Following a district court ruling saying two Texas immigrant detention facilities were unsuitable for housing children and families, the state released over 400 women and children from custody, essentially dumping them at their attorneys' door in the middle of the night.

Busloads of detainees, most of whom migrated from Central American countries and are seeking asylum, were delivered to the Refugee and Immigrant Center for Education and Legal Services (RAICES) in San Antonio over the weekend, after a judge ruled that the license under which the two facilities operated "runs counter to the general objectives of the Texas Human Resources Code and is, therefore, invalid."

While on the campaign trail, Donald Trump promised to build a "big, beautiful wall" along the United States border with Mexico and create a "special deportation task force" to deport millions of undocumented immigrants. Now that he's president, many are wondering if it's even possible, and whether a President Trump would have the legal authority to do so.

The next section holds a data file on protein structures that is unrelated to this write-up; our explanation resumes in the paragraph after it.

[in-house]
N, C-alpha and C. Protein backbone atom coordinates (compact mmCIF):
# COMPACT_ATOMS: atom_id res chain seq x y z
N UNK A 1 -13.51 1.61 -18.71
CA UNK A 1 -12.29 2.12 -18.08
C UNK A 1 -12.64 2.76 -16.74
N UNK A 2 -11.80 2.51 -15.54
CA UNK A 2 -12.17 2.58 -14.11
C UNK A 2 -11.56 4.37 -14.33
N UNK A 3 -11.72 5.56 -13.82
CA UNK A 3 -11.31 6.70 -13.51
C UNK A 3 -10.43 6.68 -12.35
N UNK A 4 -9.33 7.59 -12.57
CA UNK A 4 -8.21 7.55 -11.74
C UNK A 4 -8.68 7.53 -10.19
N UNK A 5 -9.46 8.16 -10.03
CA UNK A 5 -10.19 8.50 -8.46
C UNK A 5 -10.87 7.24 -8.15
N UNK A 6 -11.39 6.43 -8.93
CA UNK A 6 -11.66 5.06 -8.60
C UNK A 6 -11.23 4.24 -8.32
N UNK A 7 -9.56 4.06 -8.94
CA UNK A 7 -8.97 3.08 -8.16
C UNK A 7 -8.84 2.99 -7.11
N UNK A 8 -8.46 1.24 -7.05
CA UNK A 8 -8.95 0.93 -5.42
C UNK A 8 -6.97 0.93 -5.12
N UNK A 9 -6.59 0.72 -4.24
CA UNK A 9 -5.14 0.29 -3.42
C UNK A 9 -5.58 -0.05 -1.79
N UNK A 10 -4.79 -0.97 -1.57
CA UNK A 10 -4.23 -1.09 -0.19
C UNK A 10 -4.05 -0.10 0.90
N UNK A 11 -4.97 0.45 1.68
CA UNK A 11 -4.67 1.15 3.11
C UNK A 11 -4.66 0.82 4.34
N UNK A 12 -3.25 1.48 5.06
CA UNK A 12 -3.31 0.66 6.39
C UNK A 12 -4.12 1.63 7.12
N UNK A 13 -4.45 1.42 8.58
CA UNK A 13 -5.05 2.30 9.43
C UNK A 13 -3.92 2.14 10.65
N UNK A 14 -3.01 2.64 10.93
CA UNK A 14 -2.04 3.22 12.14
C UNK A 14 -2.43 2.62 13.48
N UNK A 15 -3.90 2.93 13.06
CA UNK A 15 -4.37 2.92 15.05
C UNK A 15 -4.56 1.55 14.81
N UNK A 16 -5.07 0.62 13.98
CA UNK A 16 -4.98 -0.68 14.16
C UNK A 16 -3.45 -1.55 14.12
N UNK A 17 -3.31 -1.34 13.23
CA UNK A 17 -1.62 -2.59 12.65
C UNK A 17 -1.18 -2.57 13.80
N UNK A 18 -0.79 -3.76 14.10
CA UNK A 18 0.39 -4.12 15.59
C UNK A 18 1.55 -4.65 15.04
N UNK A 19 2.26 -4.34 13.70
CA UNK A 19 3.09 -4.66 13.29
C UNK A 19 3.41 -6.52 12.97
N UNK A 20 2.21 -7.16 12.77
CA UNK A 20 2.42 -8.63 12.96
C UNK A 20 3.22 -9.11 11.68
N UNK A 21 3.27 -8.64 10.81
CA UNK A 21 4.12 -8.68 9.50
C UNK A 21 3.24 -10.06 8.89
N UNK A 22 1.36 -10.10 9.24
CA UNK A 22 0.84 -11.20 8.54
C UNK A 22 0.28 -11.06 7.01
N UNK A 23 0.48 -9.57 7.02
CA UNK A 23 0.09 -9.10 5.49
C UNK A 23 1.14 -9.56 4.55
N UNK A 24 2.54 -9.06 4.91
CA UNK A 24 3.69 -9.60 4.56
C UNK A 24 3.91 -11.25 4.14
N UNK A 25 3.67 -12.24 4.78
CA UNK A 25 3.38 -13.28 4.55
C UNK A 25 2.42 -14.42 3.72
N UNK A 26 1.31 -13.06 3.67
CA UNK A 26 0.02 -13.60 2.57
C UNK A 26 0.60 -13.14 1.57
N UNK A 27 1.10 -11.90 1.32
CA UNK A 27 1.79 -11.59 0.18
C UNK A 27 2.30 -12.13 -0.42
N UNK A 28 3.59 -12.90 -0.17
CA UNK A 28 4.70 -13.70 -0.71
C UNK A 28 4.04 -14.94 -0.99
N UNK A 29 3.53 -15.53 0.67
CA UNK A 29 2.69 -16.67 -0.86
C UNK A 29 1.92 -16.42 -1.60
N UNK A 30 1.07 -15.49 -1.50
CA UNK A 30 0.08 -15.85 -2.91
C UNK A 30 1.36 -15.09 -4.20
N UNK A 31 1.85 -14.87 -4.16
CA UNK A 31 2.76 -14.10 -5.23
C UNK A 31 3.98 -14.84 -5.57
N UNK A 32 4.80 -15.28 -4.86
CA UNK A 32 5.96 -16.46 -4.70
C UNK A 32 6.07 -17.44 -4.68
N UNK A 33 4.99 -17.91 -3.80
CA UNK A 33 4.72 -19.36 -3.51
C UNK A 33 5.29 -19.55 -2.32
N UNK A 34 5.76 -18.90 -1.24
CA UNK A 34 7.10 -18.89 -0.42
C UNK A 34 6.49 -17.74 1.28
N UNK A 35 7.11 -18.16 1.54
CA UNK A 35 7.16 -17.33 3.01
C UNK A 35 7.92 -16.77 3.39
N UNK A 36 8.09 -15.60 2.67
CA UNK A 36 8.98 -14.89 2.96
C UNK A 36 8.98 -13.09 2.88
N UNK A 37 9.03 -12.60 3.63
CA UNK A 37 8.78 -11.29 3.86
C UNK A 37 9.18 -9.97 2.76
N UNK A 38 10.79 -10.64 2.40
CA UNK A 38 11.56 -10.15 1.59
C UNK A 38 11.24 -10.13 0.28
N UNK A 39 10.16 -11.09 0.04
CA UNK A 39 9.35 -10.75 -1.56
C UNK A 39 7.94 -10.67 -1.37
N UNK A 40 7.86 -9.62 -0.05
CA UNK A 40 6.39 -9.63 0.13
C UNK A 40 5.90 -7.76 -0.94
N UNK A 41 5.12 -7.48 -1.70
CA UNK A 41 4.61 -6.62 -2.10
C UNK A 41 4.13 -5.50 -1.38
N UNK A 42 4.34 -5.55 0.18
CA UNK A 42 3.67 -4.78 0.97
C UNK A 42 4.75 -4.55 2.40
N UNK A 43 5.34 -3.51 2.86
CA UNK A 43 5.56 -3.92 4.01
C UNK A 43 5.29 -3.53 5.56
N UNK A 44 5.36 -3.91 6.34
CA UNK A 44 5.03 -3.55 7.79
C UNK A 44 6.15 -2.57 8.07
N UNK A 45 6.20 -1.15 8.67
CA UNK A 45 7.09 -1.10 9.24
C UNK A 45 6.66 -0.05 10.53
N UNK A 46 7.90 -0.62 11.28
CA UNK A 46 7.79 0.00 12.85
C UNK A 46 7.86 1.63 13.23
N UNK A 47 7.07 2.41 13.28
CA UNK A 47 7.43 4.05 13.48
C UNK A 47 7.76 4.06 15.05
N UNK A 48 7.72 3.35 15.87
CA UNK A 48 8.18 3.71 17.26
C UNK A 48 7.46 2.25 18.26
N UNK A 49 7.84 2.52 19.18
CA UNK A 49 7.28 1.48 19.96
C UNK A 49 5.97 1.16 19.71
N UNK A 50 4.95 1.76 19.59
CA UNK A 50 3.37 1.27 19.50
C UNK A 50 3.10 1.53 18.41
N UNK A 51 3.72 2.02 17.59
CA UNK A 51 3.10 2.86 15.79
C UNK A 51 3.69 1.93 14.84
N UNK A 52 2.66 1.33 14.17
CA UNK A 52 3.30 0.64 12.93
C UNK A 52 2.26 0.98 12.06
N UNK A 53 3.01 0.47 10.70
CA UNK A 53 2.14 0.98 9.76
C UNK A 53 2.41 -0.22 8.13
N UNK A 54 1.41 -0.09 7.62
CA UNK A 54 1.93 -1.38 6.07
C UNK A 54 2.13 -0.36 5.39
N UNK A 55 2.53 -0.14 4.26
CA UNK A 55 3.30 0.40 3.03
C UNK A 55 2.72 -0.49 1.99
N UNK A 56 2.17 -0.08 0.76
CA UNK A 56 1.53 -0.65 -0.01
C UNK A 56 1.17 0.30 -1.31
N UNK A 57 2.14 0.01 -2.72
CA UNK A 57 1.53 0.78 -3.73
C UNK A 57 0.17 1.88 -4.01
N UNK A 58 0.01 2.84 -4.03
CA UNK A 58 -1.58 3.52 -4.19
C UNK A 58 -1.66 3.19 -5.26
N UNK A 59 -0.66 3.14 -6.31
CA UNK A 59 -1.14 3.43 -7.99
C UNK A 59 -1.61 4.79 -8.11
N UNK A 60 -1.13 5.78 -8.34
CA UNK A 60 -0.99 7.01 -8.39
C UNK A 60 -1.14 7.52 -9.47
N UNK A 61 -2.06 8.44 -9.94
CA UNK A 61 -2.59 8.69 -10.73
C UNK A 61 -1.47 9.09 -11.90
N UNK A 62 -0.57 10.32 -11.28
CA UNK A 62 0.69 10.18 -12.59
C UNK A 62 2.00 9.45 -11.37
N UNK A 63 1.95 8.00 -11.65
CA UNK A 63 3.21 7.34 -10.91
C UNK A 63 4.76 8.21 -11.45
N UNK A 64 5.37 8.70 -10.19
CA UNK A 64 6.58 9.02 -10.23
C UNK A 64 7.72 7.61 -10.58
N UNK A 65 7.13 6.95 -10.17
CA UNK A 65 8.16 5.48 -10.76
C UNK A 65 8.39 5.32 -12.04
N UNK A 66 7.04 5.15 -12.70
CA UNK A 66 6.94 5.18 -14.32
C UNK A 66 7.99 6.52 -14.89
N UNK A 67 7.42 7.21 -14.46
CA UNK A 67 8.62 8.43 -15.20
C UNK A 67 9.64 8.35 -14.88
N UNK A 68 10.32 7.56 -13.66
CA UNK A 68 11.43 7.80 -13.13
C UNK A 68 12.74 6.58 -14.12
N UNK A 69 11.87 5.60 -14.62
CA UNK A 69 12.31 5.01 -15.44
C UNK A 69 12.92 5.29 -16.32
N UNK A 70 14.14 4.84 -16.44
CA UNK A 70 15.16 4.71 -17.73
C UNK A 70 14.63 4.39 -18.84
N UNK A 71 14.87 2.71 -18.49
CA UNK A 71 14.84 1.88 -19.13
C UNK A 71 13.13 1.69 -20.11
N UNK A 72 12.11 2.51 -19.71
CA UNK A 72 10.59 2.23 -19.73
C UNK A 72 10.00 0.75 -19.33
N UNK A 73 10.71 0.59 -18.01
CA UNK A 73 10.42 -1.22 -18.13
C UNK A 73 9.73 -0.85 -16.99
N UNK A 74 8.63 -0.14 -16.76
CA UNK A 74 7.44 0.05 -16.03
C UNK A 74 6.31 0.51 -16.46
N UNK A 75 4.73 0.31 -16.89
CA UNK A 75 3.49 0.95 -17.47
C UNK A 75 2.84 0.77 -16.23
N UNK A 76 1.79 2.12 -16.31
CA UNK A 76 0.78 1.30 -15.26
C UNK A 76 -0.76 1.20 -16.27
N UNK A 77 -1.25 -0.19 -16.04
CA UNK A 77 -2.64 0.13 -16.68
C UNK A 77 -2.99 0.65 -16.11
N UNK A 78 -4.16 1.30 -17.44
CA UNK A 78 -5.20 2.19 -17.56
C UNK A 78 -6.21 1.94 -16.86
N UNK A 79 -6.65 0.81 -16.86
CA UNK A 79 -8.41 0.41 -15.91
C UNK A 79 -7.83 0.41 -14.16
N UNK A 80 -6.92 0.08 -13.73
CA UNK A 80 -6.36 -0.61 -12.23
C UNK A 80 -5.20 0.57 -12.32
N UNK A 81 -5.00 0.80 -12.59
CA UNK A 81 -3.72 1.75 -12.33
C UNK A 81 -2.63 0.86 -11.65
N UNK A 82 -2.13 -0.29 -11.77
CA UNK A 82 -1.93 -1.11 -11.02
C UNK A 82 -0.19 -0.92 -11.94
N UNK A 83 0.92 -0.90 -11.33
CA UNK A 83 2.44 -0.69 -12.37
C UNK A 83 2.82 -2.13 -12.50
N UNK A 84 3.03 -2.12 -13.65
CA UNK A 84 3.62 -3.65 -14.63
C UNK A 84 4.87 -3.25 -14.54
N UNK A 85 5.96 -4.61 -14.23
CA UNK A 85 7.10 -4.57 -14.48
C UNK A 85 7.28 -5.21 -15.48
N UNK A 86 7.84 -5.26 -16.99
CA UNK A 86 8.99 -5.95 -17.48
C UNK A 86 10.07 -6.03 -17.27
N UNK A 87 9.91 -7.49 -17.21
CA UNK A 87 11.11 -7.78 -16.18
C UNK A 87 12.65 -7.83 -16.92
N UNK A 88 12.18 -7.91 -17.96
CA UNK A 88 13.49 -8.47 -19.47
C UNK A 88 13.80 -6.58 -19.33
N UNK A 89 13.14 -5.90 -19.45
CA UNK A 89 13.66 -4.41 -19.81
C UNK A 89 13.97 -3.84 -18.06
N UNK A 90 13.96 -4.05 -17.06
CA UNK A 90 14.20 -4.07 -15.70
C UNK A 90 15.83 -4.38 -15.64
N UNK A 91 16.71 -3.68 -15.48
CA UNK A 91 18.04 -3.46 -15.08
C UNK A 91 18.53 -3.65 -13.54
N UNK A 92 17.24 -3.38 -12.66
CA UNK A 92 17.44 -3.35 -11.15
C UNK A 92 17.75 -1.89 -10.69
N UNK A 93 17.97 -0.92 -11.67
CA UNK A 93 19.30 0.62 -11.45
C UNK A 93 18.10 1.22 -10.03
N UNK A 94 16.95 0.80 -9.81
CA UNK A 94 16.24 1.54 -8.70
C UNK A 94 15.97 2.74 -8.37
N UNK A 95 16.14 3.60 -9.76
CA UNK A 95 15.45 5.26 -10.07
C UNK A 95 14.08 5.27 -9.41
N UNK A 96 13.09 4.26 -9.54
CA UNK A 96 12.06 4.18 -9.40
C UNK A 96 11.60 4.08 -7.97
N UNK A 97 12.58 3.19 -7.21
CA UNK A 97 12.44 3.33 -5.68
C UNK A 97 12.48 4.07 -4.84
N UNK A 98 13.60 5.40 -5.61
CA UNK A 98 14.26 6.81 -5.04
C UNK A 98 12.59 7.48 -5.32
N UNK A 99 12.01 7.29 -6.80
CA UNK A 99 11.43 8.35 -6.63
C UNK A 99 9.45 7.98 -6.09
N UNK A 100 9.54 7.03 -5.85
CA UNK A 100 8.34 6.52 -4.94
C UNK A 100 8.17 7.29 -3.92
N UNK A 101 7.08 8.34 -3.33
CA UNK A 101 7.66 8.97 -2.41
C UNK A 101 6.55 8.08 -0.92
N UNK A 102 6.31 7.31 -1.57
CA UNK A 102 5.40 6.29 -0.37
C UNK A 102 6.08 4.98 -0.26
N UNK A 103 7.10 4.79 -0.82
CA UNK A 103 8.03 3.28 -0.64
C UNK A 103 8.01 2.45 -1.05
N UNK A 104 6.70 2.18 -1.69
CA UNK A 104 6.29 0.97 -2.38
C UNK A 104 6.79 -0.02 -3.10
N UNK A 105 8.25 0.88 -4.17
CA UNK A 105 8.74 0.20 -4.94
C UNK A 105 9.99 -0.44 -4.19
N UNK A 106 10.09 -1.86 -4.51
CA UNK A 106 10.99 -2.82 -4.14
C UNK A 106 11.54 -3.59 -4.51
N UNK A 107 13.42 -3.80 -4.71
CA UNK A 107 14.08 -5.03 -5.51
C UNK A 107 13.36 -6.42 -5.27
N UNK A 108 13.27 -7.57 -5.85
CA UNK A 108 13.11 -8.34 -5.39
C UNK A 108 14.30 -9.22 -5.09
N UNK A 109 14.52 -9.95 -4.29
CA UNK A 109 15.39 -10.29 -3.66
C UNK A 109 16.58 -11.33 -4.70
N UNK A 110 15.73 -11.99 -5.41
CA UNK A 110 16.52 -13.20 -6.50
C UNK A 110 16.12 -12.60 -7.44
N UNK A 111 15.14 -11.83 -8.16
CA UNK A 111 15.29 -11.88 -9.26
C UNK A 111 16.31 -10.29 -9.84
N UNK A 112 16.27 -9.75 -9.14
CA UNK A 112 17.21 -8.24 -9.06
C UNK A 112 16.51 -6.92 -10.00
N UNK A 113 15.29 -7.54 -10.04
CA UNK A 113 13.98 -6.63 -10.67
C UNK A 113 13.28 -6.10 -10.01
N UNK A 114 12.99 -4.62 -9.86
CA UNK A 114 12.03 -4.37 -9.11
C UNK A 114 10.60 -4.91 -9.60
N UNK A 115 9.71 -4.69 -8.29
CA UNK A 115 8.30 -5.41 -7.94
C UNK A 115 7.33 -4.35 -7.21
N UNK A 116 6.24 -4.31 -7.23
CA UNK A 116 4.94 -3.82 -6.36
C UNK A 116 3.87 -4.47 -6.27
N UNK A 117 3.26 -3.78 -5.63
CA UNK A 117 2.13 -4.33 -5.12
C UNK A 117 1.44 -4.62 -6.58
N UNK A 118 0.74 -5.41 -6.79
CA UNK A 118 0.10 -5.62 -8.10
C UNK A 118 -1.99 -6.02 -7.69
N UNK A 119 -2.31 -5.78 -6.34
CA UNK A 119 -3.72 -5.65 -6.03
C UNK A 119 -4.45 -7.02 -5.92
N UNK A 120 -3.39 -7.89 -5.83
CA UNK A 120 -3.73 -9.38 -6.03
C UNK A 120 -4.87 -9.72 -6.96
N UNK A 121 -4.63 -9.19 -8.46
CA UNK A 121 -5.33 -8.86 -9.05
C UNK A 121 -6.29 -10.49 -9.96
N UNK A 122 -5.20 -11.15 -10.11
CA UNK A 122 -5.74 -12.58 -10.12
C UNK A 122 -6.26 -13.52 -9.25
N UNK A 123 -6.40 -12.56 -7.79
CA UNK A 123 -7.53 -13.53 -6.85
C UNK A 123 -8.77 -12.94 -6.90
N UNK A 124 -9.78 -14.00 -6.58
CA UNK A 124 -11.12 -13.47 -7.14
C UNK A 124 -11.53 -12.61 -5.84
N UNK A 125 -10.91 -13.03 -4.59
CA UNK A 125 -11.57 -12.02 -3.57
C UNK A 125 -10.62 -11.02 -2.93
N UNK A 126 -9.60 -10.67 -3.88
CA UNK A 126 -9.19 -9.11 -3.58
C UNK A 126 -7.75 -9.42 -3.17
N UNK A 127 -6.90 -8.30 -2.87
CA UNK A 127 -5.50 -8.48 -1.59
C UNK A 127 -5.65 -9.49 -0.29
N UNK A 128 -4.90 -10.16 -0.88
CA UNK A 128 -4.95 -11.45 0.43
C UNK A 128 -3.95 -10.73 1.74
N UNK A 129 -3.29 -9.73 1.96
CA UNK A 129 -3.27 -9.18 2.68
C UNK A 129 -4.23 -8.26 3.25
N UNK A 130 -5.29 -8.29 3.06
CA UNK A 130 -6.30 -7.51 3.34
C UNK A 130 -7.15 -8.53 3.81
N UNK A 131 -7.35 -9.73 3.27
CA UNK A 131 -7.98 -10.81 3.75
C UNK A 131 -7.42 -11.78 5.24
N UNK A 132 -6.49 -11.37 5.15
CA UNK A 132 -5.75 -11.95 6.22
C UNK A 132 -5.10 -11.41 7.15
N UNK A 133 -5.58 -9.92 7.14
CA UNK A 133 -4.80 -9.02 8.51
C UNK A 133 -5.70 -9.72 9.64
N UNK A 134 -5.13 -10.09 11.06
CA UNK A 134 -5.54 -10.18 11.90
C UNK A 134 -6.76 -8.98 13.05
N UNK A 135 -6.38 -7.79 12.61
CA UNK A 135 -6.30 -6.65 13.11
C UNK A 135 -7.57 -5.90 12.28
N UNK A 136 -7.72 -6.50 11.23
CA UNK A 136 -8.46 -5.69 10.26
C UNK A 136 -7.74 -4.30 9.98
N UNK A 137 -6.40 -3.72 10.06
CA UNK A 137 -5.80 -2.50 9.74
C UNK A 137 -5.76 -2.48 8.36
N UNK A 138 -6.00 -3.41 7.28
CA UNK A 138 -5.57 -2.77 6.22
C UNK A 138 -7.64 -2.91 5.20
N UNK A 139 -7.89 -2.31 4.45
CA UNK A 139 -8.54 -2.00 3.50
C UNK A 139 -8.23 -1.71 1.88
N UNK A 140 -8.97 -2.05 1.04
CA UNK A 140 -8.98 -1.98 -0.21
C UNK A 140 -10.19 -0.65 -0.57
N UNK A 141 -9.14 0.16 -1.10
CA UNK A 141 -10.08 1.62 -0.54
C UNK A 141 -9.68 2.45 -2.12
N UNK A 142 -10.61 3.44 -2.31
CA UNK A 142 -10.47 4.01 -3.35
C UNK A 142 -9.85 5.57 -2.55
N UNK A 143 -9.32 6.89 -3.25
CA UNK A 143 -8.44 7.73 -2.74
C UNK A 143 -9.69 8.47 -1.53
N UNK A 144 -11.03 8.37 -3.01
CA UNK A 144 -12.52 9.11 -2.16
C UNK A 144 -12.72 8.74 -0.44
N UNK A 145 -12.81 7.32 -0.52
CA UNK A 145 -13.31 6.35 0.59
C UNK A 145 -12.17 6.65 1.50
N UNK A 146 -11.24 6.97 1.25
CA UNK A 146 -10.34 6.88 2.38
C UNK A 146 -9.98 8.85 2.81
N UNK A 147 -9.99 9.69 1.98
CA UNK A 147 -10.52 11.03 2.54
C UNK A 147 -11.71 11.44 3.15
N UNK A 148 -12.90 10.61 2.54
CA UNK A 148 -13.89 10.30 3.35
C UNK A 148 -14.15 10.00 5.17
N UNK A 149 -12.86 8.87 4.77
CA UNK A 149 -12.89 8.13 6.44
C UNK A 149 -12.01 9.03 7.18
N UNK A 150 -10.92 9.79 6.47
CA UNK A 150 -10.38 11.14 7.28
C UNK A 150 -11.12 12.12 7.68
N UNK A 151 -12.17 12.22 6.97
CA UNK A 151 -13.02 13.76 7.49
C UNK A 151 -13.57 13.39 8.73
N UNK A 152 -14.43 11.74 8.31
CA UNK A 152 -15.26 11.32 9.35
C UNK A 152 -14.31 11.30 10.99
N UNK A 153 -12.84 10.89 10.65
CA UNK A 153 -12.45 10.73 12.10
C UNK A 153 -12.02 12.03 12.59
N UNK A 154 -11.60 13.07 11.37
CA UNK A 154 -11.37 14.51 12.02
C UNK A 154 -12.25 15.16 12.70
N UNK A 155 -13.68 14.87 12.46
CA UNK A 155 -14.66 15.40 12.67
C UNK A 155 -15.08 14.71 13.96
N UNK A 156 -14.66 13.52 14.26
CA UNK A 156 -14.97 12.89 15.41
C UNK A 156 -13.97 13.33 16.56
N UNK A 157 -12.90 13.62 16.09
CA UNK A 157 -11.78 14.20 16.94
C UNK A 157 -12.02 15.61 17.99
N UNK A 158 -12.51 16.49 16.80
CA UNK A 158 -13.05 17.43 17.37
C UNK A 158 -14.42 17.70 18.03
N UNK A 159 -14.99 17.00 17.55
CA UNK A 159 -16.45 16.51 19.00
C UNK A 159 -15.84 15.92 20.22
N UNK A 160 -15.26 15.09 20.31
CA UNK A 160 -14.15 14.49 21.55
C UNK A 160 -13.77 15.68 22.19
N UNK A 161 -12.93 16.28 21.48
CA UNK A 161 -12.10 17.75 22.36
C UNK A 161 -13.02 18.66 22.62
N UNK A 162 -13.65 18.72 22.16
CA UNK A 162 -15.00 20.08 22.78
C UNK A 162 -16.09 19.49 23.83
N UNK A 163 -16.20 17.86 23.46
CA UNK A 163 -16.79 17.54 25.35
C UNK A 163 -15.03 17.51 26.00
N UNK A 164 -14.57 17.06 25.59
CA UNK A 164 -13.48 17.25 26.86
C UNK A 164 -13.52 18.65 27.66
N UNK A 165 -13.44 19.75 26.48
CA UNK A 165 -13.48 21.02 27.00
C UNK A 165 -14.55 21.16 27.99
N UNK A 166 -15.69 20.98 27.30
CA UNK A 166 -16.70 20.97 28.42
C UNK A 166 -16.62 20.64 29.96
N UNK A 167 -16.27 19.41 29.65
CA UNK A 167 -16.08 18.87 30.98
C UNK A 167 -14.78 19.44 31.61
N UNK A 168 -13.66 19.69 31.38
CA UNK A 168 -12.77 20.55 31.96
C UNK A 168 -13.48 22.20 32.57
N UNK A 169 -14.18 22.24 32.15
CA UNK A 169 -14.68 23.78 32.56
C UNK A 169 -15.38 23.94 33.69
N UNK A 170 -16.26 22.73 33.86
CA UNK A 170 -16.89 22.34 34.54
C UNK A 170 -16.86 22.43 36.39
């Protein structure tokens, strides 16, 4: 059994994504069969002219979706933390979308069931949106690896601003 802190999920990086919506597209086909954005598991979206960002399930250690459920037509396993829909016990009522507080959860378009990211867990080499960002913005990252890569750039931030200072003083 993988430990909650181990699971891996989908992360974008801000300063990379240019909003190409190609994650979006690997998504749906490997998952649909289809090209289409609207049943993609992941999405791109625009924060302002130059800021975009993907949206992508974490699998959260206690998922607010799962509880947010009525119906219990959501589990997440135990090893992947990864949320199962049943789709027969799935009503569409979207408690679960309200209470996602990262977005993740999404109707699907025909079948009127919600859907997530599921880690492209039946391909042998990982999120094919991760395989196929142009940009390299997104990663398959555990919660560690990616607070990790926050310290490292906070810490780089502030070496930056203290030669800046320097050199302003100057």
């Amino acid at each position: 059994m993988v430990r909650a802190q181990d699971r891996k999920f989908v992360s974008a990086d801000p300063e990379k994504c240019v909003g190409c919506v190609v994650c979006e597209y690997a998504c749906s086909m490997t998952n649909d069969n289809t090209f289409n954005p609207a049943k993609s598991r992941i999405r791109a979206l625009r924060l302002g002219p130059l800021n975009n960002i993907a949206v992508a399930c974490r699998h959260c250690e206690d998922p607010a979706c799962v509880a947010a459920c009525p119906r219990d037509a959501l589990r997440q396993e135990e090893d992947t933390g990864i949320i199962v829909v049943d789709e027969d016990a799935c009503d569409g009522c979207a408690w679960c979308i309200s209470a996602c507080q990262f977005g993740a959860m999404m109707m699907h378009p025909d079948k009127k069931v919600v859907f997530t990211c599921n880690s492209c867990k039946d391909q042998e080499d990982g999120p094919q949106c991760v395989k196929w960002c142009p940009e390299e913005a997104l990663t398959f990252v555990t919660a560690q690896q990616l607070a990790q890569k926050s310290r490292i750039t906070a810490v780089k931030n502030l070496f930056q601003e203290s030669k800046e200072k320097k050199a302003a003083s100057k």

Logistically speaking, Trump's plan would target somewhere between 5 and 6.5 million people currently living in the country, and cost anywhere from $51.2 billion to $66.9 billion over the next five years. Can he actually follow through with it?

Usually the first question green card holders, or immigrants with permanent residence status, ask their divorce lawyer is whether their divorce will have an impact on their immigration status. Although getting divorced does not mean a green card holder will automatically be deported, if your green card was based on marriage and is still in conditional status, a divorce can make it more difficult to lift the conditional status and legally stay in the US.

Fortunately for permanent residents who have already had conditional status lifted, it is highly unlikely that a divorce will have any impact on your immigration status, unless it's discovered that your whole marriage had been a fraud, and not the kind of fraud that married couples usually divorce over, but rather in the sense of defrauding US immigration law. However, those who still are in conditional status need to be concerned about the I-751 petition that must be filed to lift the conditional status. Typically, the petition is filed jointly by spouses 90 days before the two year conditional status expires.